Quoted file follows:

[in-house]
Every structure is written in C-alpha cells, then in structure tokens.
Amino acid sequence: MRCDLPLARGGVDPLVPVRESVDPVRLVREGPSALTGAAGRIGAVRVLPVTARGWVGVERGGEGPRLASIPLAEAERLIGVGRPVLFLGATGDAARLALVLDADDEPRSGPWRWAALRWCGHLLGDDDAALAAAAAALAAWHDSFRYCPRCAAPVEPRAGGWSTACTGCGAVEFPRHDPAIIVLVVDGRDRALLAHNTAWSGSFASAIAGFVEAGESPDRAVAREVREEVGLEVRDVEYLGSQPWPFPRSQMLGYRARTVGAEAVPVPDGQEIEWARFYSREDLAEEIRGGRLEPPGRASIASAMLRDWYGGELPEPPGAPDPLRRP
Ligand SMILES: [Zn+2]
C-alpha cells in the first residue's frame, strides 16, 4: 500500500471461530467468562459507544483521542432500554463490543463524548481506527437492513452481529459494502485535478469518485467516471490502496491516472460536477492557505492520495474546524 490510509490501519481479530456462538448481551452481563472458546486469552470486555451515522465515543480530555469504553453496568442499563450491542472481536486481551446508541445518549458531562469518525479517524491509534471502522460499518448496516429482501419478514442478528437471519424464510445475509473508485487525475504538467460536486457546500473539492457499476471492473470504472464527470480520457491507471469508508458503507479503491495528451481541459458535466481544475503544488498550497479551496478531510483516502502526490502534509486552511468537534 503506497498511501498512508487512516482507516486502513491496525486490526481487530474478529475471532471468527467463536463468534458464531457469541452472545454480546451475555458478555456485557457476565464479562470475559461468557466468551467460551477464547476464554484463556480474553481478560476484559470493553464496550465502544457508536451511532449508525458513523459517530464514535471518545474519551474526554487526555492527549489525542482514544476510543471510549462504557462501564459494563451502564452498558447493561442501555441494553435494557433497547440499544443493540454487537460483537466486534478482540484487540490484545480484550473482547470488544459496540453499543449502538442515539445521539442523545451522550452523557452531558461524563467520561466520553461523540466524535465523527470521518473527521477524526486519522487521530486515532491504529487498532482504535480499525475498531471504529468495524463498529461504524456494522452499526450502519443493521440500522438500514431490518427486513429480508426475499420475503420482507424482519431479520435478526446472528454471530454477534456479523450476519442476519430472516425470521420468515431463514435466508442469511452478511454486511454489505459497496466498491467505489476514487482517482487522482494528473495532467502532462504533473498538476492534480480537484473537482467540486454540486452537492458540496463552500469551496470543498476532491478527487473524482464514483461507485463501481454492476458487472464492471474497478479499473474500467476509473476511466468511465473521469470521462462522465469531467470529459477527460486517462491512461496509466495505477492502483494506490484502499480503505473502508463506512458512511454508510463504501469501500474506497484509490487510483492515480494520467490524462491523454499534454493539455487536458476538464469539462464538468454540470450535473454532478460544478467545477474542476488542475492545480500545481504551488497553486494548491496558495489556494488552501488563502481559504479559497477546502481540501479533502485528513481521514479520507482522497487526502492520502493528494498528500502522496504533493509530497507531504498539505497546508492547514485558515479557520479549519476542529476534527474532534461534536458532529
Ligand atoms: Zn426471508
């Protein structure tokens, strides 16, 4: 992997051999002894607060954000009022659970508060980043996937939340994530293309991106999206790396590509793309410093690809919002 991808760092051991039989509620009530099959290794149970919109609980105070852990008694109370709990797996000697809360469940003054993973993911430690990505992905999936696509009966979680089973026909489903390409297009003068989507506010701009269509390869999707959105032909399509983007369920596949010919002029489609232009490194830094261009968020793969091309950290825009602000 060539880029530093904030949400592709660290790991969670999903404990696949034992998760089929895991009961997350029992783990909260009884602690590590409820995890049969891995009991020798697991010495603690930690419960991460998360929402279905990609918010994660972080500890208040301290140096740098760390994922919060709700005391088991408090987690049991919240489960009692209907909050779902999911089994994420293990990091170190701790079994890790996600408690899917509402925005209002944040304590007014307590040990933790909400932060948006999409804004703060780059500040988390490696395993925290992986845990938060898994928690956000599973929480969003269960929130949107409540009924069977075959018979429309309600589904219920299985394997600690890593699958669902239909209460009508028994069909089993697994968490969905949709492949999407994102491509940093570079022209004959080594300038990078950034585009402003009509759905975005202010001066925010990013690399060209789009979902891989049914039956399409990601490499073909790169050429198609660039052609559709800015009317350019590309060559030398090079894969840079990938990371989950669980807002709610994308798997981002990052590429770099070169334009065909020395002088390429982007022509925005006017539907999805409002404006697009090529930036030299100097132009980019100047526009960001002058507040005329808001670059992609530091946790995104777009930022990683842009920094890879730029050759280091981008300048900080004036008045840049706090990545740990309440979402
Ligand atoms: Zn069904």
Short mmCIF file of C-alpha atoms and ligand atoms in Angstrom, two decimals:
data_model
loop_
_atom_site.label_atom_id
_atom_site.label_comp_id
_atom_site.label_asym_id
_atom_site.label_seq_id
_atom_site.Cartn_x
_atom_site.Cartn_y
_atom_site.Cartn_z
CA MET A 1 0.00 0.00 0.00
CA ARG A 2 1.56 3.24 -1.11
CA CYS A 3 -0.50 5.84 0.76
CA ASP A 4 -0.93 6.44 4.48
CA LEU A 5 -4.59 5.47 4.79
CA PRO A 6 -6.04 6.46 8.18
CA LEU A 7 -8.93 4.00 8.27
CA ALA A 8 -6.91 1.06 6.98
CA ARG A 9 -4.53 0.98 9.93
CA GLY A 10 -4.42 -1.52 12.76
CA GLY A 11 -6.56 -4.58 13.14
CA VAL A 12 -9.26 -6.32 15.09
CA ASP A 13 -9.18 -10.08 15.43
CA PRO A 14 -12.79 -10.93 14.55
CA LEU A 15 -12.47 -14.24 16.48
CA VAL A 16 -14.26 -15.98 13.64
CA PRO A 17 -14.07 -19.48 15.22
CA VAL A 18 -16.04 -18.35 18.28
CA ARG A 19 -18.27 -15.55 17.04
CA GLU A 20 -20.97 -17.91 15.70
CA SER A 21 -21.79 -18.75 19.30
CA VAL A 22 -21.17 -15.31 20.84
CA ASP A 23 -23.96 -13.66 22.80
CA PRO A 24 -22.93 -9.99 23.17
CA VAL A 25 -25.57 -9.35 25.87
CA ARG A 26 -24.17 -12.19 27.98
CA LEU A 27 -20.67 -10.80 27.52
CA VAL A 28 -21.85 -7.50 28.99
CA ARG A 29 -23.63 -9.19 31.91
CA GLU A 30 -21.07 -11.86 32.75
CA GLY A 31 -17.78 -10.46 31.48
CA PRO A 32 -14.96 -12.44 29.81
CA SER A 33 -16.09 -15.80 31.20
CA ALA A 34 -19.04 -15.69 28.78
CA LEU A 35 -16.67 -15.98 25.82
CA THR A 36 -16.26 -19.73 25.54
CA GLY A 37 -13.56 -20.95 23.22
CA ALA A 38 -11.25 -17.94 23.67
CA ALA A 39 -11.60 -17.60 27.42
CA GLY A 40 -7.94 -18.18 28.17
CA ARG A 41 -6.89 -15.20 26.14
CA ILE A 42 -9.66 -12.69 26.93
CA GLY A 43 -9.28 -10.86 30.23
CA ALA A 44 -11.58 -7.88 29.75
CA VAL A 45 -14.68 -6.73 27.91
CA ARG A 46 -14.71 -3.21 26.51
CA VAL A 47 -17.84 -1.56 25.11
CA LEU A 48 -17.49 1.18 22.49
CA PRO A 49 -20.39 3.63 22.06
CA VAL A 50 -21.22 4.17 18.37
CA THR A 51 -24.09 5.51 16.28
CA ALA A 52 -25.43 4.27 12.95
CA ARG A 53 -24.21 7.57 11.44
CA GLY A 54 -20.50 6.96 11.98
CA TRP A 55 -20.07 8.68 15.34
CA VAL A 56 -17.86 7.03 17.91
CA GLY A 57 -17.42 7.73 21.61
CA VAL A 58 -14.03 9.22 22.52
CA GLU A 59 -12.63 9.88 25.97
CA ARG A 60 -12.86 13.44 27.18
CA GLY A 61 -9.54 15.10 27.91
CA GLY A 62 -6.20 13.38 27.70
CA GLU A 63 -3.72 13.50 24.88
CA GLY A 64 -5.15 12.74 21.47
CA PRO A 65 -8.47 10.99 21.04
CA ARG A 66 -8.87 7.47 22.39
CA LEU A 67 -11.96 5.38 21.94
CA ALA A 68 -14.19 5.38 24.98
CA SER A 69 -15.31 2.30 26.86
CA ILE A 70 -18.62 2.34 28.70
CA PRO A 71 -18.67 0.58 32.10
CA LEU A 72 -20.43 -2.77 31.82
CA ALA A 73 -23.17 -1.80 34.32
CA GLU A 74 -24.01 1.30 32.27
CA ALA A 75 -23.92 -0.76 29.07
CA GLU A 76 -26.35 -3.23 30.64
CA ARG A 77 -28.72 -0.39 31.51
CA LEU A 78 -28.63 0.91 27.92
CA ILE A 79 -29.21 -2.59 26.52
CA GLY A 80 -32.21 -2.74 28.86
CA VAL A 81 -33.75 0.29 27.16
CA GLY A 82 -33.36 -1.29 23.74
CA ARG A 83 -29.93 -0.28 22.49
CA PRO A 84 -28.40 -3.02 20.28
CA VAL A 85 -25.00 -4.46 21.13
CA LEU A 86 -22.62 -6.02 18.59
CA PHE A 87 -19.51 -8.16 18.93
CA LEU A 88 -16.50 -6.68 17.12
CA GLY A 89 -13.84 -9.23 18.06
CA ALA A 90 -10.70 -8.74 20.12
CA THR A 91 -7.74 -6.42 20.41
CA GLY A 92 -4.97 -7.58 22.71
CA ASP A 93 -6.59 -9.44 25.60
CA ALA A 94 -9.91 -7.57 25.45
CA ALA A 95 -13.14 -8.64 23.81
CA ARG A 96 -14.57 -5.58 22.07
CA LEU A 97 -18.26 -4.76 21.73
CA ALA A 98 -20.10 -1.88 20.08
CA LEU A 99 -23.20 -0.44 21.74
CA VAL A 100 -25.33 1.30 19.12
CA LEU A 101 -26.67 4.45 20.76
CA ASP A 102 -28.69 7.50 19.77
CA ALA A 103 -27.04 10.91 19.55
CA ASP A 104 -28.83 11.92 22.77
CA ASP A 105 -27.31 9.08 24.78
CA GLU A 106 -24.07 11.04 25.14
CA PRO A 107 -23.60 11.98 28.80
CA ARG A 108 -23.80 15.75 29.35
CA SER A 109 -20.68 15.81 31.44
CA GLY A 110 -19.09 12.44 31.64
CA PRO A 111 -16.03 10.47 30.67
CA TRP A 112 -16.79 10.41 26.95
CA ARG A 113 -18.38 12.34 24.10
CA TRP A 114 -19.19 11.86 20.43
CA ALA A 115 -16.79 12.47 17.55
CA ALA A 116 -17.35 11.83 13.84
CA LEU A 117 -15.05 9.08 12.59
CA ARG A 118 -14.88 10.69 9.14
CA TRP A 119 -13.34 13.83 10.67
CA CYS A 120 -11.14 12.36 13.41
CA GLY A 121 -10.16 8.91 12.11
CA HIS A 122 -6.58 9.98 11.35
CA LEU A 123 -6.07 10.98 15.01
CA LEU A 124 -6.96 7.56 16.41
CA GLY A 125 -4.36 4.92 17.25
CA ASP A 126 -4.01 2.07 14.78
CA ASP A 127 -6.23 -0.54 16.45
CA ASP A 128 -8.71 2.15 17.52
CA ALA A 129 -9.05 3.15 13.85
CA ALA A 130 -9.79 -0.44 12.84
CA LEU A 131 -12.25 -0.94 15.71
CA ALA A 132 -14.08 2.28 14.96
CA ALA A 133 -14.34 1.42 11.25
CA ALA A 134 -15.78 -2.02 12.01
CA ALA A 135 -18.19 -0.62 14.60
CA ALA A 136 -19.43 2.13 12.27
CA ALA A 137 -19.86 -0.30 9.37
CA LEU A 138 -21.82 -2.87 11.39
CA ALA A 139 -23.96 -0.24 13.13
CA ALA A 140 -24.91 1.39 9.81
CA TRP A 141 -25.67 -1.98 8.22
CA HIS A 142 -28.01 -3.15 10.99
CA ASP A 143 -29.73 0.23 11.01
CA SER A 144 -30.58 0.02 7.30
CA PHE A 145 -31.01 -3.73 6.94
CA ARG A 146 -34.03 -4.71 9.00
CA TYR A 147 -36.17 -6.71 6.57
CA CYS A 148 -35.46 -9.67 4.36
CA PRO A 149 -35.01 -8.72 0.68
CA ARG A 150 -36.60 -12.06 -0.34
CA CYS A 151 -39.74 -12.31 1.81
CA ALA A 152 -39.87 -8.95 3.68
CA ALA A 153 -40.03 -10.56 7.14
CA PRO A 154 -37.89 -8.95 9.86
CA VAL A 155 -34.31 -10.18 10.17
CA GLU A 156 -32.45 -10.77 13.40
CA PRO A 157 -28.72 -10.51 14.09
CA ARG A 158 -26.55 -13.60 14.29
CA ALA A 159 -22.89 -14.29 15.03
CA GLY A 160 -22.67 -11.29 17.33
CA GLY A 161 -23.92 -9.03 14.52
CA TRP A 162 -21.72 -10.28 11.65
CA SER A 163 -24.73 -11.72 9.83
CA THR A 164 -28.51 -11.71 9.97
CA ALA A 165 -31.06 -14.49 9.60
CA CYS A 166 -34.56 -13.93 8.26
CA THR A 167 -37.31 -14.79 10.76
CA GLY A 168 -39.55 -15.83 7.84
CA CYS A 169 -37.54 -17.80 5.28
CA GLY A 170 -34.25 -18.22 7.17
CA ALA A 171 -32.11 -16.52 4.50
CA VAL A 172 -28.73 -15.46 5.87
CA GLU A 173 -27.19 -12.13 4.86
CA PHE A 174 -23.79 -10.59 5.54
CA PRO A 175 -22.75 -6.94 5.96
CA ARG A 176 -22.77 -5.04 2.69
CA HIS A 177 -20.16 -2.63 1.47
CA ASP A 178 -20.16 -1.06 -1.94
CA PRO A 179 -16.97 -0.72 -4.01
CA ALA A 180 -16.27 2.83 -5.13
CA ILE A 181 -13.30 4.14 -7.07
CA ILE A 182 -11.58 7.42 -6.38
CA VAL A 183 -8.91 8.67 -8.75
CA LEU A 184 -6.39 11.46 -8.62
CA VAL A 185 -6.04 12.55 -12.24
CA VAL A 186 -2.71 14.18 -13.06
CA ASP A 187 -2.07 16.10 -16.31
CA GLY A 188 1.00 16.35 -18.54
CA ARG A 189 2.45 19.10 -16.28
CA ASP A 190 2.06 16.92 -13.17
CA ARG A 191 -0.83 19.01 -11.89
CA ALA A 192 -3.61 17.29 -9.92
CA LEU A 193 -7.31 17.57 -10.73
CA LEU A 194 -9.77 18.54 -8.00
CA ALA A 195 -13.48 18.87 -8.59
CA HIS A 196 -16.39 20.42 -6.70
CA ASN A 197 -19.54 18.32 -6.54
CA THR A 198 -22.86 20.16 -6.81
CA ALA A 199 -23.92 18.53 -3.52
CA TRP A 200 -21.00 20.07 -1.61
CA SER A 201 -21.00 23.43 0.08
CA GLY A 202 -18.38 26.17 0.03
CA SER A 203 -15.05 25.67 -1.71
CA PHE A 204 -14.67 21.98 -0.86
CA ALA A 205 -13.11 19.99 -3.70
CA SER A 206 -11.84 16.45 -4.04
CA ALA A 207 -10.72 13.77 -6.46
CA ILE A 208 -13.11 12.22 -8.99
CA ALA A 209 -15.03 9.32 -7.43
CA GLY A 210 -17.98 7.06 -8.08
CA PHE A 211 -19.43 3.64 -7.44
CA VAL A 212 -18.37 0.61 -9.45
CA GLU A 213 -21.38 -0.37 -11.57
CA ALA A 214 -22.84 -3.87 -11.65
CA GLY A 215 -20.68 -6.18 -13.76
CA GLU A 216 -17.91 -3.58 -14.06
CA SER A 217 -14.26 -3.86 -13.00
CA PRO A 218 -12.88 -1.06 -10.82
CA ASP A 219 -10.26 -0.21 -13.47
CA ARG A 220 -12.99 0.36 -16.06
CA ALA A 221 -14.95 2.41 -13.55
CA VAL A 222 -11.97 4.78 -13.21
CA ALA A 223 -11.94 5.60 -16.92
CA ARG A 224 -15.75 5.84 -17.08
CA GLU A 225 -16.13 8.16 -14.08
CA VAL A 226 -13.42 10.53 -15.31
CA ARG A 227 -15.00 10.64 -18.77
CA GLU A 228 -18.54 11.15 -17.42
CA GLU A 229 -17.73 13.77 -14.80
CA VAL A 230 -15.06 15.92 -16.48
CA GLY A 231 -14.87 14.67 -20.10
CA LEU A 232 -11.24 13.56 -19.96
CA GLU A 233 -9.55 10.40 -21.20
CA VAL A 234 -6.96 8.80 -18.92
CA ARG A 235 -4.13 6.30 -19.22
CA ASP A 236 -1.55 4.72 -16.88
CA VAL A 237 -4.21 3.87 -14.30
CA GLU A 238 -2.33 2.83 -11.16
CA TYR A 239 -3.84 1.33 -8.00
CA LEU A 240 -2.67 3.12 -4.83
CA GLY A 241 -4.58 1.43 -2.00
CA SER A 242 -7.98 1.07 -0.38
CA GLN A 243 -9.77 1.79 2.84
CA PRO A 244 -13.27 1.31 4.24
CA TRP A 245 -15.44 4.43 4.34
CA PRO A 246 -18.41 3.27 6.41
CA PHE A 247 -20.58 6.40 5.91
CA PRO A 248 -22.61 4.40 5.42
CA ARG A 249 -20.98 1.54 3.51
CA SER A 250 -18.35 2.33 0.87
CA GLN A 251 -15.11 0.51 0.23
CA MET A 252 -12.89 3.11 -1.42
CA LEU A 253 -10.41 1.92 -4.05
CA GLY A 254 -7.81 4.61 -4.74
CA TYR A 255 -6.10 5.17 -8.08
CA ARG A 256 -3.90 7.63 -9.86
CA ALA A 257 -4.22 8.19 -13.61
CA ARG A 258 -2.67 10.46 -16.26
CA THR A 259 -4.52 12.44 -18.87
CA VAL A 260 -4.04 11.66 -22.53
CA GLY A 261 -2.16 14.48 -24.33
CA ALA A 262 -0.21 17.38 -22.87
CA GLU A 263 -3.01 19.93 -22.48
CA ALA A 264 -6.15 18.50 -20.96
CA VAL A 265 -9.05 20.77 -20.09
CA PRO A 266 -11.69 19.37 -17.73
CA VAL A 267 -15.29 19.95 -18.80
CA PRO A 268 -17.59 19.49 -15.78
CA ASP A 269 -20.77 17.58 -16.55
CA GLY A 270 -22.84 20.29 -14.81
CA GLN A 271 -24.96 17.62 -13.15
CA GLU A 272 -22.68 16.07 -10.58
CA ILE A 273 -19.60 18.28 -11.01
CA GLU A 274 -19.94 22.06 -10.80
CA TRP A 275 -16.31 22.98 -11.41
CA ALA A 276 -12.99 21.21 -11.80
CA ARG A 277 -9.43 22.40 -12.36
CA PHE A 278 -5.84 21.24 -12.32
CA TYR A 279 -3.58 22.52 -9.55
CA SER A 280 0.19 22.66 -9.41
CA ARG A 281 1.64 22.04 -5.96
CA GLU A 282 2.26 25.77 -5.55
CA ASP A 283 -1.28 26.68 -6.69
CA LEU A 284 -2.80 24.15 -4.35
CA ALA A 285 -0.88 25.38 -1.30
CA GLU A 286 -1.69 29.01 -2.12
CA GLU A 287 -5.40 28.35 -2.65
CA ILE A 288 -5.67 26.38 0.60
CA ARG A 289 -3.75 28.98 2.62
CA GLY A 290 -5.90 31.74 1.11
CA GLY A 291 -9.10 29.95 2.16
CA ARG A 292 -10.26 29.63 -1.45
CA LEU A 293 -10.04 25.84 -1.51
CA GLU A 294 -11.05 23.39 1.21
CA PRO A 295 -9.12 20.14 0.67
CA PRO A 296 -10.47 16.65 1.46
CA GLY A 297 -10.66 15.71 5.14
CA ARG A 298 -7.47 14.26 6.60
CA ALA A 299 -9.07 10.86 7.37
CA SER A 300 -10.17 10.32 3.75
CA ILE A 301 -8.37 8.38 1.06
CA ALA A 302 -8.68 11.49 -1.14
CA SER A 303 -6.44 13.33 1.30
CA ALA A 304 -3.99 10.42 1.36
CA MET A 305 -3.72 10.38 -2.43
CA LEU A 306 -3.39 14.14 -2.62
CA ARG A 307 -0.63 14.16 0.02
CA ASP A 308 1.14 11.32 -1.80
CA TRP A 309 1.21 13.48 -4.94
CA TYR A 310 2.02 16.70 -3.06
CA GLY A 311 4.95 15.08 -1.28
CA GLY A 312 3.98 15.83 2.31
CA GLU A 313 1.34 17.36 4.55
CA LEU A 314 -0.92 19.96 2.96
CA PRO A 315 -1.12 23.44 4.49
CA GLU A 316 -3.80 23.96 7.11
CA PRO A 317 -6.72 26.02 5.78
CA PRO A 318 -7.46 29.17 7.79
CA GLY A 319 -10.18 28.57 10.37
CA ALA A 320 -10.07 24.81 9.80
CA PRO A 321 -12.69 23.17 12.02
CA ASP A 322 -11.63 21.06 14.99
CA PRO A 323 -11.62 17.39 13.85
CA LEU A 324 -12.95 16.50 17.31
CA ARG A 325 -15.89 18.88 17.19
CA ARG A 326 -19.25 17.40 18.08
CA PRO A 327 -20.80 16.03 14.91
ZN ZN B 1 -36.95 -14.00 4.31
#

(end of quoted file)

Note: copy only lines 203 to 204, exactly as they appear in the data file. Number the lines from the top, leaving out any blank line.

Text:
CA VAL A 185 -6.04 12.55 -12.24
CA VAL A 186 -2.71 14.18 -13.06